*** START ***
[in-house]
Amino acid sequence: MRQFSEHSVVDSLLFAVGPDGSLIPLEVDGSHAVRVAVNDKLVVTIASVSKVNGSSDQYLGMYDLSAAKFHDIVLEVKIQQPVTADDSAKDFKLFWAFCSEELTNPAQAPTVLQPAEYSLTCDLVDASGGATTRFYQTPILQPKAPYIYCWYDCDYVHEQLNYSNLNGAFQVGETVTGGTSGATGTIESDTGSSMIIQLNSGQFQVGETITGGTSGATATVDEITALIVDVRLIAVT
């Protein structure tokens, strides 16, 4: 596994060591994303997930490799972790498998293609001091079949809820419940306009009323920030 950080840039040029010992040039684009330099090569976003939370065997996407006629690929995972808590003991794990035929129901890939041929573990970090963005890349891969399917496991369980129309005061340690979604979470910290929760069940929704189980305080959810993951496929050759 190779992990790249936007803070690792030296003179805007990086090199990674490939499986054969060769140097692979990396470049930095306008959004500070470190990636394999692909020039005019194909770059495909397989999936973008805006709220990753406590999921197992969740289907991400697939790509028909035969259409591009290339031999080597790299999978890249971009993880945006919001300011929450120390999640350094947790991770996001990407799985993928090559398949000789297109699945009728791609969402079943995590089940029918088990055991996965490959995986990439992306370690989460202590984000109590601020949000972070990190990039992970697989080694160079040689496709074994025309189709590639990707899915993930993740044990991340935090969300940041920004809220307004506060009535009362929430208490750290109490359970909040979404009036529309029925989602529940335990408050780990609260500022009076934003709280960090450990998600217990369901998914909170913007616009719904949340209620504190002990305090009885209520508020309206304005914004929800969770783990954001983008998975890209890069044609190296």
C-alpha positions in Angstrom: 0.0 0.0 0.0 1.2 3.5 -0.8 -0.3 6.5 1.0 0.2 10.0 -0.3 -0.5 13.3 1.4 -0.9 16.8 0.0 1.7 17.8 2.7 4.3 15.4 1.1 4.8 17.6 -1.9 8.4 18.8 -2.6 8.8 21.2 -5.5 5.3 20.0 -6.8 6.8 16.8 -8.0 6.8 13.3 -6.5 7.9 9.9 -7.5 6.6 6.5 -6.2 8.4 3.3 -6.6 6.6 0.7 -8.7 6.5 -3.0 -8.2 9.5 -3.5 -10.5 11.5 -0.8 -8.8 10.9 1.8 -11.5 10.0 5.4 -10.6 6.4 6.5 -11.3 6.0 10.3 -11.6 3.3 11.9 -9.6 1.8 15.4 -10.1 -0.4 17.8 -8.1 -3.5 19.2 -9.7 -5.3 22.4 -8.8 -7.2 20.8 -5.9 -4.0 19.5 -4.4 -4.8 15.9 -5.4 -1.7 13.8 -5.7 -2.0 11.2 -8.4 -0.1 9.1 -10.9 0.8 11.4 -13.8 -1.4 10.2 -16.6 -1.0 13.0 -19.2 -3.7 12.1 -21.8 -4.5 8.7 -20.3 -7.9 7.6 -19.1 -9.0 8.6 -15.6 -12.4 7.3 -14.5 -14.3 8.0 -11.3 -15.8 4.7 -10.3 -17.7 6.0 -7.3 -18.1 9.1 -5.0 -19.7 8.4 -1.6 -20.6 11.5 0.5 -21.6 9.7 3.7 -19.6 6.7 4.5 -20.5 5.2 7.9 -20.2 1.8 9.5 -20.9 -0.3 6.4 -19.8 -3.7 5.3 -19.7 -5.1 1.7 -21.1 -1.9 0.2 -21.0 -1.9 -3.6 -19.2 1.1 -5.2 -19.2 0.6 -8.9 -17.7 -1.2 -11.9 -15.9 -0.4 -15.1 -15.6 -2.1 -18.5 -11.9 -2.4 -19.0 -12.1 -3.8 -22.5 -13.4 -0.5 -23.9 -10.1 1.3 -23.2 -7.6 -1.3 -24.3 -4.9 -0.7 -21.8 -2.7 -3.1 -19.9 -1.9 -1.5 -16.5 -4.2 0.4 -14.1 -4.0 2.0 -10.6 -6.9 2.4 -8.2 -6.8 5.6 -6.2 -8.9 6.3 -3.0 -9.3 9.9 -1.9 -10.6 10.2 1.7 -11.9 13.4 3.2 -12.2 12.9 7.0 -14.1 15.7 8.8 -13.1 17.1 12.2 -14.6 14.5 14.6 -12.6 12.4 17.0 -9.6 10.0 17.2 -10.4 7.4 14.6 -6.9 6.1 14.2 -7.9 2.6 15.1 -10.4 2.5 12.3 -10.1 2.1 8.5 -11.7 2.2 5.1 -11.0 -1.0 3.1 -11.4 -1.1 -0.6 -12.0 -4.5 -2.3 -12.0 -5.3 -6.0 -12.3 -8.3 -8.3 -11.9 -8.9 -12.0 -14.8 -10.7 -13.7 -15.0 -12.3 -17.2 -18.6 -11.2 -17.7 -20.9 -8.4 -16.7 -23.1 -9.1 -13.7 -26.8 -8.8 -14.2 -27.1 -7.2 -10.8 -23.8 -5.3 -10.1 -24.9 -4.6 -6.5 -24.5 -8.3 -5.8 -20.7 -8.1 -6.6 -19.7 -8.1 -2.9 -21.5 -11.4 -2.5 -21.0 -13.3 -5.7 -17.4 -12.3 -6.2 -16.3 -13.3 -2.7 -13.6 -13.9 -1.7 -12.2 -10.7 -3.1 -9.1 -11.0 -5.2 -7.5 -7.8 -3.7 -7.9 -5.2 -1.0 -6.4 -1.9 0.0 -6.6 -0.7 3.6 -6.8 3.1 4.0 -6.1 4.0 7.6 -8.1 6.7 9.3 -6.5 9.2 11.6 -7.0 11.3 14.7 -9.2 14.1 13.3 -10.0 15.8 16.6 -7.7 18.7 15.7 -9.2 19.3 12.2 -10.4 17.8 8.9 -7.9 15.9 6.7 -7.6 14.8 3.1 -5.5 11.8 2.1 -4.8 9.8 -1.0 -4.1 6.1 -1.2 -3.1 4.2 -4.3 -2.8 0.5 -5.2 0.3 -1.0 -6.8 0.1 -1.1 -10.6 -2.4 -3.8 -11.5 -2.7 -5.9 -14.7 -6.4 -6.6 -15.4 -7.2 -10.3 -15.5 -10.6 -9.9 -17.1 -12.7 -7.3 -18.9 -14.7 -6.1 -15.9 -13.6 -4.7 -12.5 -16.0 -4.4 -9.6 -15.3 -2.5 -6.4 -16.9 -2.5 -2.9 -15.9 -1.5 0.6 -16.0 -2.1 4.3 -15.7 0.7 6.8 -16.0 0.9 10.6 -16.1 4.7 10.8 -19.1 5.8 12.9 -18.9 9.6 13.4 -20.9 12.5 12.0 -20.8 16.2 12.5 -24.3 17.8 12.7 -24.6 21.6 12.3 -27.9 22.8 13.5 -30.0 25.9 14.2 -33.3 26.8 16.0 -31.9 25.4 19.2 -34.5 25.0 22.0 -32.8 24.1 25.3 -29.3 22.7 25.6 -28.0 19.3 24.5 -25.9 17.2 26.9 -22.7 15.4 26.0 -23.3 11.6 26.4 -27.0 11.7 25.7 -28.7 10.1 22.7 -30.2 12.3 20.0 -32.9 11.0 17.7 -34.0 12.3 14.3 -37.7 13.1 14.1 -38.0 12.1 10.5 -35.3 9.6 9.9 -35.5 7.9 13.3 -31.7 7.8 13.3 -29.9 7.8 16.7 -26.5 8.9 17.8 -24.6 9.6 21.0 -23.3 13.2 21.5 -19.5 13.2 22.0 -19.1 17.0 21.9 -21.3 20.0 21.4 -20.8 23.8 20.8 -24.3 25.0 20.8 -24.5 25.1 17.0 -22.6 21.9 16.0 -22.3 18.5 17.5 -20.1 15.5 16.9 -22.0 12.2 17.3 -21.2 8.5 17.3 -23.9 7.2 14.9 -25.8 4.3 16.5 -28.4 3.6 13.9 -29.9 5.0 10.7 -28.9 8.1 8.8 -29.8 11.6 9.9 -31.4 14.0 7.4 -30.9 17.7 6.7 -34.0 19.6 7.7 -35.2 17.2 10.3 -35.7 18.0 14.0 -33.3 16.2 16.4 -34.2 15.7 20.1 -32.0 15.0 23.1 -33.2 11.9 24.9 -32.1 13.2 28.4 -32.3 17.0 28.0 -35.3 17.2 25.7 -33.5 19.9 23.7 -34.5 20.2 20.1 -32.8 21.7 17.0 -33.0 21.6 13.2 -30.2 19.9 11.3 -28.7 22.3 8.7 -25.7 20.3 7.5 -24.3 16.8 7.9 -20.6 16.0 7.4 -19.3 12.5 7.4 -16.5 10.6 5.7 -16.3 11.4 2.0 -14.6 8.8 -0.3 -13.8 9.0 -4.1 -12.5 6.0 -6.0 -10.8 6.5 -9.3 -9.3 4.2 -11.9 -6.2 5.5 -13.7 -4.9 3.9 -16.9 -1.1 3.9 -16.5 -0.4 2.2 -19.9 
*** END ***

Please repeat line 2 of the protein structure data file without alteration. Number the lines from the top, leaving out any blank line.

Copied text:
Amino acid sequence: MRQFSEHSVVDSLLFAVGPDGSLIPLEVDGSHAVRVAVNDKLVVTIASVSKVNGSSDQYLGMYDLSAAKFHDIVLEVKIQQPVTADDSAKDFKLFWAFCSEELTNPAQAPTVLQPAEYSLTCDLVDASGGATTRFYQTPILQPKAPYIYCWYDCDYVHEQLNYSNLNGAFQVGETVTGGTSGATGTIESDTGSSMIIQLNSGQFQVGETITGGTSGATATVDEITALIVDVRLIAVT